• Educate health care facility staff on how to quickly identify and assist patients who report signs and symptoms of complications from injectable silicone. Staff must understand how to instruct patients to receive appropriate medical care if a serious adverse reaction occurs such as difficulty breathing or signs of a stroke (including sudden difficulty speaking, numbness or weakness in the face, arms, or legs, difficulty walking, face drooping, severe headache, dizziness, or confusion) during or shortly after a procedure.
  • Discuss the benefits and risks of FDA-approved options for body contouring with patients.

Recommendations for Consumers: Injectable Silicone:

  • Do not get injectable silicone or any type of filler material for large-scale body contouring or enhancement. This means you should never get an injectable filler as a breast filler, “butt filler,” or filler for spaces between your muscles.
  • Know that there are no FDA-approved injectable silicone products for body contouring, or to increase the size of areas such as the breasts or buttocks. The only approved uses for dermal fillers are available on the FDA Dermal Fillers website.
  • Seek medical attention immediately if you experience problems such as difficulty breathing, chest pain, signs of a stroke (including sudden difficulty speaking, numbness or weakness in your face, arms, or legs, difficulty walking, face drooping, severe headache, dizziness, or confusion) after receiving injectable silicone, as it may be a life-threatening situation. Be sure to let your health care provider know you have had silicone injections.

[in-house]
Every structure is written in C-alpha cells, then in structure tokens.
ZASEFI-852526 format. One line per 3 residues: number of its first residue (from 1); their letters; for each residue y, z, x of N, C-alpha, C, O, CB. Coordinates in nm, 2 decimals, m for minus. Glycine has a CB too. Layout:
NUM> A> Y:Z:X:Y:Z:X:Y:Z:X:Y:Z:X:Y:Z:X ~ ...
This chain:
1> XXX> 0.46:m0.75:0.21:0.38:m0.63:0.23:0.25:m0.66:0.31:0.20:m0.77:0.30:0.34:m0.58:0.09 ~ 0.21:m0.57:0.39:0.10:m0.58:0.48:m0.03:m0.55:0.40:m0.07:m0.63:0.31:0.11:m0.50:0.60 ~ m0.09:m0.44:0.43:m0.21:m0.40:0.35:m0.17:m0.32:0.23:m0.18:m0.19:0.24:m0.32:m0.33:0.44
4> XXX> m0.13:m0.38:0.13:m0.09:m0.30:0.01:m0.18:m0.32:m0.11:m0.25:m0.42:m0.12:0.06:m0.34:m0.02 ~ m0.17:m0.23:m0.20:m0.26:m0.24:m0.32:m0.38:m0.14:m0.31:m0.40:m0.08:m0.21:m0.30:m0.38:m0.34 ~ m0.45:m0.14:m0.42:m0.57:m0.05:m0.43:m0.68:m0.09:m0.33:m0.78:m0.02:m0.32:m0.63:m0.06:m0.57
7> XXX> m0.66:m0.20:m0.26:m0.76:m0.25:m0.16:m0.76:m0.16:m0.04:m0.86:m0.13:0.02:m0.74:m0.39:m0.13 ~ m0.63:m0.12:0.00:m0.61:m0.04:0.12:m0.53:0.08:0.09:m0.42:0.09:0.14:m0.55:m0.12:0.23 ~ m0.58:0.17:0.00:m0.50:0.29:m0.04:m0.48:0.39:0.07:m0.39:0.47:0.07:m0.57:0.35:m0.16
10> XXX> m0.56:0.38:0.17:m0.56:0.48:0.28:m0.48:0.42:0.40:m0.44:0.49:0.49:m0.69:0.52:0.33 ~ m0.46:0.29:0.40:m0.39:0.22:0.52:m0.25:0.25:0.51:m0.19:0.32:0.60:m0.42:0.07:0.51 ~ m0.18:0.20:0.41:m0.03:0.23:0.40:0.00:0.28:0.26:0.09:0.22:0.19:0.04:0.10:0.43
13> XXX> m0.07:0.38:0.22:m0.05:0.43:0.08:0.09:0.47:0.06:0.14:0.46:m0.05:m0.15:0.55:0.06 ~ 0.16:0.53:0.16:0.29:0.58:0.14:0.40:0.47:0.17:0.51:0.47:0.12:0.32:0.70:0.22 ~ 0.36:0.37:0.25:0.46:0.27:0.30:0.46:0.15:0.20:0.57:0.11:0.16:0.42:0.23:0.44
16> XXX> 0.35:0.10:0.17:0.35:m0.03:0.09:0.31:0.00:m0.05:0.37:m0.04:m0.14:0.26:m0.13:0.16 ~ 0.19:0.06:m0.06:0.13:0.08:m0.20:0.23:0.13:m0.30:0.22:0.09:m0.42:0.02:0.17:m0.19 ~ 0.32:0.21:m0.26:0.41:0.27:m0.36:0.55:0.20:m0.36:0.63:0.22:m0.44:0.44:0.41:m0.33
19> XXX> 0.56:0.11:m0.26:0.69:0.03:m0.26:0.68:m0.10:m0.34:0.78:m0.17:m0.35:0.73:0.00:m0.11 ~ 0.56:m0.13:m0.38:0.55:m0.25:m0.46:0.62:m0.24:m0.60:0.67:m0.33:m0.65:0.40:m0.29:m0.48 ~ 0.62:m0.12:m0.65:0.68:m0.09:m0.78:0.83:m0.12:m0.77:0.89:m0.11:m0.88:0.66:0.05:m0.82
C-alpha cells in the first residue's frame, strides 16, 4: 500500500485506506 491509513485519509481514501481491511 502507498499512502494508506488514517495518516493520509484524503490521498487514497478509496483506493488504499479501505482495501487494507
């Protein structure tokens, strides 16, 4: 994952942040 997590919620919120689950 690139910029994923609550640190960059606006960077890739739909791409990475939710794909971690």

• Seek appropriate medical care, such as from a licensed board-certified plastic surgeon, if you have had silicone oil injections and are experiencing side effects such as pain, hardening of the skin, lumps, or infections.
  • If you believe you have been offered or have received injectable silicone for body contouring from an unlicensed provider, you are encouraged to use the FDA website to report suspected criminal activity.
  • If you are considering a body enhancement or body contouring procedure, only see a licensed health care provider who has appropriate training and experience (e.g., plastic surgeon).

Recommendations for Consumers: FDA-Approved Dermal Fillers

  • Before deciding to have any sort of filler injections, talk with your licensed health care provider about appropriate treatment injection sites and the risks associated with the procedure as well as the product being injected. Know that FDA-approved dermal fillers are not indicated for everyone.
  • Only get FDA-approved dermal fillers injected by licensed health care providers. These health care providers should have appropriate training and experience and should be knowledgeable about the anatomy at and around the injection site.
  • When getting any sort of injectable filler, ask your health care provider for the FDA-approved product brochure and patient labeling. Ask questions and read and discuss the patient labeling for the specific filler you are receiving.
    • Check the FDA website on approved dermal fillers prior to receiving treatment to confirm that the product has been approved by the FDA.
    • Confirm the credentials of your health care provider and the material being injected, and avoid receiving treatment outside of a medical clinic.

Healthcare professionals and patients are encouraged to report adverse events or side effects related to the use of these products to the FDA's MedWatch Safety Information and Adverse Event Reporting Program.